By: Lisa Biegert
Bangladesh (BCM World) — Ask BCM missionary Stan Tyson how he got involved with Bangladesh. His answer: “I just said ‘yes’ when God opened the door!”
In early 2012, Stan Tyson and his wife Mary Ann had flown from their home base in Pennsylvania, USA, to Bangladesh, to visit a daughter who works in that small Asian country. Beyond a family vacation, their only agenda was to hand-ferry back to the USA a copy of In Step with the Master Teacher, BCM’s children’s ministry leadership training curriculum, newly translated in Bengali. Little did Stan know God had something much larger in mind!
Bangladesh lies just to the east of India bordering on the Bay of Bengal. It has been said that to understand the country, one should picture the US state of Nebraska, but filled with half of United States’ entire population. Then flood one-third of that state for part of the year to visualize the Bangladeshi wet season. Add widespread poverty, low life expectancy, political and bureaucratic corruption, a high illiteracy rate, and an oppressed Christian minority for a picture of modern-day Bangladesh.
Among Stan’s memories arriving in Dhaka, capital of Bangladesh, is the noise of millions of car horns. One of the world’s most densely populated cities with 15 million residents, Dhaka is known as the Rickshaw Capital of the World for its 400,000+ rickshaws (a cart on wheels pulled by a man) darting in and out of traffic. Mingling five times a day with street noises is the Muslim call to prayer.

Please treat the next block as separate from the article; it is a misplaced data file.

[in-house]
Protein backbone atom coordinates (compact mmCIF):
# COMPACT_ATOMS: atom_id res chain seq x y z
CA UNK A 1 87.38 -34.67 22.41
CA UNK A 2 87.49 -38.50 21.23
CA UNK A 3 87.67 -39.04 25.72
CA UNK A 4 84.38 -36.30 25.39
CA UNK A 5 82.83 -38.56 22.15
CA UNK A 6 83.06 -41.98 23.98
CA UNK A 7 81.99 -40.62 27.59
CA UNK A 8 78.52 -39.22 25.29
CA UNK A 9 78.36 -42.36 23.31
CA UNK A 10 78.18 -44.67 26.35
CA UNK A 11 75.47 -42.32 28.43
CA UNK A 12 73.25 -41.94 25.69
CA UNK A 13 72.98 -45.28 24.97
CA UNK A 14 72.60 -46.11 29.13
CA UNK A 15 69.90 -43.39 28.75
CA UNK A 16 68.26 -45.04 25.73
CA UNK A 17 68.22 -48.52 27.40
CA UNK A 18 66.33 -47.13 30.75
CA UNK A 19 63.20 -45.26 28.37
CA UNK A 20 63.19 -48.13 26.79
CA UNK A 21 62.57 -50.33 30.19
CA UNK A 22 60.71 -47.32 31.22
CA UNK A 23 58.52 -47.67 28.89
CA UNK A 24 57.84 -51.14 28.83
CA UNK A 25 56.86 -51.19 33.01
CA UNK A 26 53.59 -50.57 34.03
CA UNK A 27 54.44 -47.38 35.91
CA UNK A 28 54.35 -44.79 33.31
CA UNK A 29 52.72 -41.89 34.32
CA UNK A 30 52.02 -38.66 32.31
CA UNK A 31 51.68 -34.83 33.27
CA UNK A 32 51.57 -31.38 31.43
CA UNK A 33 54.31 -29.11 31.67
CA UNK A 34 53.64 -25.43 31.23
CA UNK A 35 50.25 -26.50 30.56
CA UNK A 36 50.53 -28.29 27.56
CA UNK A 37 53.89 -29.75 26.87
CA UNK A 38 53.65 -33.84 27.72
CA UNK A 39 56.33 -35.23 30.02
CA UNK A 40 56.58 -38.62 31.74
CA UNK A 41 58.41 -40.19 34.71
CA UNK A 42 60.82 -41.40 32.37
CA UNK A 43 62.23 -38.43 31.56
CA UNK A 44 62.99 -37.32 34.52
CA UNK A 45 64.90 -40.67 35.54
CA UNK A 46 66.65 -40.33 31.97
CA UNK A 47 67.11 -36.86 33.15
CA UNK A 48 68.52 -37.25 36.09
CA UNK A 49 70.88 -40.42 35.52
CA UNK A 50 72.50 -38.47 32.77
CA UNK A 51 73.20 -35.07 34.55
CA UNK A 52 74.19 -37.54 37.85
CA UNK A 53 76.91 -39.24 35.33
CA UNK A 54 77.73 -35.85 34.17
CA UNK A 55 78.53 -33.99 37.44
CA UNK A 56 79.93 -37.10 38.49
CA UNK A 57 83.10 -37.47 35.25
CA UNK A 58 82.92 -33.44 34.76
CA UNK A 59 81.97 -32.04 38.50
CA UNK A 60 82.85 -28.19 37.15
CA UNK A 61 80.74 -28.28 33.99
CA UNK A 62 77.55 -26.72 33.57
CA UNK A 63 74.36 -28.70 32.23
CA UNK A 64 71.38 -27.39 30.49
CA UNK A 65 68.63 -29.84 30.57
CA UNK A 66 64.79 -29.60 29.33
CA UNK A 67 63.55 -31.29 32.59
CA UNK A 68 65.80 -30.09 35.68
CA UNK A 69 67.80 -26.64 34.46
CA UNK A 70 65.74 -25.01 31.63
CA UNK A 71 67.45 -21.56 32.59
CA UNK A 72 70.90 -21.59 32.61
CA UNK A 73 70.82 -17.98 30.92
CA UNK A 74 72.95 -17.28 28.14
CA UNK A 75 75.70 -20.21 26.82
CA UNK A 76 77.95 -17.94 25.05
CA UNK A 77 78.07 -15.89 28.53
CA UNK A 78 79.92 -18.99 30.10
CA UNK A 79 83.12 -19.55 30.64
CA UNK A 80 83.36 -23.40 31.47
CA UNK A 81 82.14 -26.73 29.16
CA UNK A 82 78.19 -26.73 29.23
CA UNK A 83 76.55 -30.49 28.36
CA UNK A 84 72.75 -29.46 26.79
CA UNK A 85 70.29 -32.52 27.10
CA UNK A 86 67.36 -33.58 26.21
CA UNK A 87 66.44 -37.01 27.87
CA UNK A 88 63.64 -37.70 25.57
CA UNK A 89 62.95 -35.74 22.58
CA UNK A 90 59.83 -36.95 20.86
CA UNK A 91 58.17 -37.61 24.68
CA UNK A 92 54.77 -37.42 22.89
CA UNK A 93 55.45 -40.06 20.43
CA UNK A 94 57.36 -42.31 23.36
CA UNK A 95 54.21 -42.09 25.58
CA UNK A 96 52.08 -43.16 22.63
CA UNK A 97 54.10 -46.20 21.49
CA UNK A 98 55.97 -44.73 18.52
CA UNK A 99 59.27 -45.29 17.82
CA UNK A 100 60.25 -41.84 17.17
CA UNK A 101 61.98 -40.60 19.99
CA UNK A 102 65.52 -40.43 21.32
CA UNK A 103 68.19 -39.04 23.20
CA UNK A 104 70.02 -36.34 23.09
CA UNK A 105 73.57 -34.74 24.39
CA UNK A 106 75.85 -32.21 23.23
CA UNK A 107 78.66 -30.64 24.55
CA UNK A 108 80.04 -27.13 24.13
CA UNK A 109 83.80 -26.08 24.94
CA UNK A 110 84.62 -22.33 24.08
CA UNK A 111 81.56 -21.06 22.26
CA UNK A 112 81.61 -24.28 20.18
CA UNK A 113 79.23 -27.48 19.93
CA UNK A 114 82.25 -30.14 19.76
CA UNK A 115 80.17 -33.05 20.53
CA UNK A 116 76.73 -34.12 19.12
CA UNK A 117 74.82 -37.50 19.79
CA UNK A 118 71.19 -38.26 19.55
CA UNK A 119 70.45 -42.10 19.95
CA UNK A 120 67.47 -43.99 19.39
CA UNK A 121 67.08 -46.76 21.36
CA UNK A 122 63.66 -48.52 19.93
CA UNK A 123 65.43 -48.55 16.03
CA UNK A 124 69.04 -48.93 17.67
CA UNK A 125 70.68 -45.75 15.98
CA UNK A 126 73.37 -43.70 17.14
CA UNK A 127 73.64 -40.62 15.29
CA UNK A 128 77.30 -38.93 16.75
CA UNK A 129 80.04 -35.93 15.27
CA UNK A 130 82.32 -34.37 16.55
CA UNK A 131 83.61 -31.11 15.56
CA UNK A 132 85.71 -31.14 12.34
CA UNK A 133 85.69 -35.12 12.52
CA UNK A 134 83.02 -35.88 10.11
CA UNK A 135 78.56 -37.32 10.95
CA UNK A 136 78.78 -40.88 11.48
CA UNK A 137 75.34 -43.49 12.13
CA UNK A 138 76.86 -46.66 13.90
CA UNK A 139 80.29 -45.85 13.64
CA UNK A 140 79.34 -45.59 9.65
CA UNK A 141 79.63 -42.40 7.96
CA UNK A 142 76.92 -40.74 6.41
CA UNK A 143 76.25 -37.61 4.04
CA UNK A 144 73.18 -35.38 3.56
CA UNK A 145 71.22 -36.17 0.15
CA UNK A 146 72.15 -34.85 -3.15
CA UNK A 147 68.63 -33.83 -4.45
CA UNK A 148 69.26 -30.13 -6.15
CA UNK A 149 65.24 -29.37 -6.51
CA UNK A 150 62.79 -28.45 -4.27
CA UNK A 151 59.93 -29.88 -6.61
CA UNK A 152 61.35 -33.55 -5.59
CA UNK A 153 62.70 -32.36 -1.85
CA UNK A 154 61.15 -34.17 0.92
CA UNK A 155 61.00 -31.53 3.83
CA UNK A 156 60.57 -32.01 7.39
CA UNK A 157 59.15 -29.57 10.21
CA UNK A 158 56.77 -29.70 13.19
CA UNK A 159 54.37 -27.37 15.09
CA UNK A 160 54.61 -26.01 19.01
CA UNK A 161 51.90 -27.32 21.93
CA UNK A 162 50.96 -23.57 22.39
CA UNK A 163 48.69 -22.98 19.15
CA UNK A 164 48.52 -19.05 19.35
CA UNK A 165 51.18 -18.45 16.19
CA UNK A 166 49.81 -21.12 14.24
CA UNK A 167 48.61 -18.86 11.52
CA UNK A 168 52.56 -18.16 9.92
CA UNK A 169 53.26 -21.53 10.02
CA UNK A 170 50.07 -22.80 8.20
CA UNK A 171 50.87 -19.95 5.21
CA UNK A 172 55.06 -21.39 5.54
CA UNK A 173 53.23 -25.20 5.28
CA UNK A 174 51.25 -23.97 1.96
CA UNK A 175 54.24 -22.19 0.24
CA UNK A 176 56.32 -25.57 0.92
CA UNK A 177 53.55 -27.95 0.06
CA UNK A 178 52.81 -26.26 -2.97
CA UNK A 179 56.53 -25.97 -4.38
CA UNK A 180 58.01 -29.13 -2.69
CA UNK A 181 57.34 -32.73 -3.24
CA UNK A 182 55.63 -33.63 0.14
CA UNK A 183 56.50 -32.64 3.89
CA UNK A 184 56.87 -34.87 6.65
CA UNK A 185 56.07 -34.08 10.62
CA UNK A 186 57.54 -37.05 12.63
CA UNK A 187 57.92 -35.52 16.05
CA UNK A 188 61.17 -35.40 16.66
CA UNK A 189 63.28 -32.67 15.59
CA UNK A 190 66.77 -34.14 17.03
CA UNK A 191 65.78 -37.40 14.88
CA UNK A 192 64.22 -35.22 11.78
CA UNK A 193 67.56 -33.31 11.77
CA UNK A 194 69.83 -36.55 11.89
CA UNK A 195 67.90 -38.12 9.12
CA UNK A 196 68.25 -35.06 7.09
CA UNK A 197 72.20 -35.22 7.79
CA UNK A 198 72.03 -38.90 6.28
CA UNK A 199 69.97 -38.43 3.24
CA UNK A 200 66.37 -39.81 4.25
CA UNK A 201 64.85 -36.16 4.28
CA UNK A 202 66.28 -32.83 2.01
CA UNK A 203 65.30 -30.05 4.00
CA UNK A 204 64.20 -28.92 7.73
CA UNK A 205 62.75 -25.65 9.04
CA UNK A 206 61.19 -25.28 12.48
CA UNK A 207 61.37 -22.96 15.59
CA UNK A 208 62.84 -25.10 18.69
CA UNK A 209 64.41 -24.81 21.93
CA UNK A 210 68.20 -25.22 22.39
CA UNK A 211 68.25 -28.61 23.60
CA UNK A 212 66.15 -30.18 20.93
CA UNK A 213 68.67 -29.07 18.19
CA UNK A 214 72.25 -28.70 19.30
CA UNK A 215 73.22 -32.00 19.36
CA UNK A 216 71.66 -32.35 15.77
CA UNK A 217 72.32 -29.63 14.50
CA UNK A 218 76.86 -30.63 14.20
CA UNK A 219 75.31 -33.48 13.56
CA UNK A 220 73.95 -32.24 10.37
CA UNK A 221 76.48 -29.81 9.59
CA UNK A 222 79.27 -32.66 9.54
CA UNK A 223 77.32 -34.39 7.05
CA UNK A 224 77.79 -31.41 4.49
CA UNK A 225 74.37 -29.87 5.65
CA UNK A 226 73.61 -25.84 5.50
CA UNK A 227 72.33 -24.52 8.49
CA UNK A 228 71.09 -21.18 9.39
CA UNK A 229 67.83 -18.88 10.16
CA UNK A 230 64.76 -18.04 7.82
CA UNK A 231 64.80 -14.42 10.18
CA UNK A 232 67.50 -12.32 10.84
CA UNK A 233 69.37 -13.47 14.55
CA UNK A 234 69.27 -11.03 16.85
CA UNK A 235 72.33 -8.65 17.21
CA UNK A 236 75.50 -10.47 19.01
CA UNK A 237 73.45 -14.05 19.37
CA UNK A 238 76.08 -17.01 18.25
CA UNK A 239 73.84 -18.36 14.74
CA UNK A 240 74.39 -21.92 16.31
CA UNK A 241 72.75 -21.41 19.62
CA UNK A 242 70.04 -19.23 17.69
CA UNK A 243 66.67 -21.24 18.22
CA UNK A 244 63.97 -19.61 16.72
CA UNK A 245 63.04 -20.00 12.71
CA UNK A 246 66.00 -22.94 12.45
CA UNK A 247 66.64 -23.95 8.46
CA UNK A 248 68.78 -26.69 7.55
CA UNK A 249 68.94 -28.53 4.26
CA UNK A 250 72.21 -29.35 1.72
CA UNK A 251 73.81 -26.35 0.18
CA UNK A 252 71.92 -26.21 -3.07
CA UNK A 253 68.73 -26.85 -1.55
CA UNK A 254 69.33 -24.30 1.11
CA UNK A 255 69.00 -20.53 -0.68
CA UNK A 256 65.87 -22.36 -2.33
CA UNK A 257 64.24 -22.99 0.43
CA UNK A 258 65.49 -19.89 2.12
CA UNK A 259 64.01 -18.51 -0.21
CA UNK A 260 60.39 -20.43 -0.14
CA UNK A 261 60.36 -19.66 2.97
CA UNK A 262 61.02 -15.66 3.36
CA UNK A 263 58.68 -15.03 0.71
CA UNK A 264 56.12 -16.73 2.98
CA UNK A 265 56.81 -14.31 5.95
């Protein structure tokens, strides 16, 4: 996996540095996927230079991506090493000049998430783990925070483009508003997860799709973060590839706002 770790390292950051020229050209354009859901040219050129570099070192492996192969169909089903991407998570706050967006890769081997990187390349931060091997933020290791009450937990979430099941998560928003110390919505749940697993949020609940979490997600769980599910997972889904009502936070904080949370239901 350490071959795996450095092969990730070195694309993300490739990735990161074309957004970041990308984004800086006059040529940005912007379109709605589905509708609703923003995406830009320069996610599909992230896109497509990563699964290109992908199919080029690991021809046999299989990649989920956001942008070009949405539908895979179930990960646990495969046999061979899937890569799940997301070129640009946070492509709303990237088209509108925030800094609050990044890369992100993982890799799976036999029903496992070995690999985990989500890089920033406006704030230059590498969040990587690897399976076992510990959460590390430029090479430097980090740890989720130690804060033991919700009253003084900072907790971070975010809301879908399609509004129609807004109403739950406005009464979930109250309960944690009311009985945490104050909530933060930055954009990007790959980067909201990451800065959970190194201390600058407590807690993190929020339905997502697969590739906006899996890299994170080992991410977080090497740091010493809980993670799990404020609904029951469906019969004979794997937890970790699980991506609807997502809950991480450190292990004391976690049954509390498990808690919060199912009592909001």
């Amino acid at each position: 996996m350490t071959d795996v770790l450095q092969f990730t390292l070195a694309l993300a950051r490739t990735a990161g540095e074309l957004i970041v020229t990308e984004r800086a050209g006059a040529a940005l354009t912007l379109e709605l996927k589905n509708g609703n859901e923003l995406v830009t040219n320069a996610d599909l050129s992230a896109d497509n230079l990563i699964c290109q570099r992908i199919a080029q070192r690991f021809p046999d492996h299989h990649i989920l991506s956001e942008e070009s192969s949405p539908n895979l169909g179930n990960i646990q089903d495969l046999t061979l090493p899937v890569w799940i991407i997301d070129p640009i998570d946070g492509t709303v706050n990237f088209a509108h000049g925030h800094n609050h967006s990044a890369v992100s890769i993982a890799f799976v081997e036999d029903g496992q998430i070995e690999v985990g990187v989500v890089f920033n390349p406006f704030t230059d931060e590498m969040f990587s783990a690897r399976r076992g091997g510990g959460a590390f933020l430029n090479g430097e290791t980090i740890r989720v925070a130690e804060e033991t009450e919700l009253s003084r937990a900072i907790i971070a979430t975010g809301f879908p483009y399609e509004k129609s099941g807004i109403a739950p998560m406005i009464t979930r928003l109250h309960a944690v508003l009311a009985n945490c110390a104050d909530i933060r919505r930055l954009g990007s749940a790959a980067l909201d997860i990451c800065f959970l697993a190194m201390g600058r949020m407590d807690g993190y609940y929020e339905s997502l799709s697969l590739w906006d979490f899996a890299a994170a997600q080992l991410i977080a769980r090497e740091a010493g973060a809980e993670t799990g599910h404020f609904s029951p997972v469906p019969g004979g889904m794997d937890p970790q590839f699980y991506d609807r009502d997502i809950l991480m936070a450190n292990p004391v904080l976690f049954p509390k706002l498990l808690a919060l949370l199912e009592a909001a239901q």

Islam is the country’s official religion with 90% of Bangladeshis identified as Muslim. Of the remaining 10%, most are Hindu with a tiny minority of .7% identifying themselves as Christians. Though permitted by law to worship publicly, Christians are routinely denied certain rights such as access to public wells or freedom of speech to share their faith. Despite oppression, the Christian community in Bangladesh has experienced steady growth.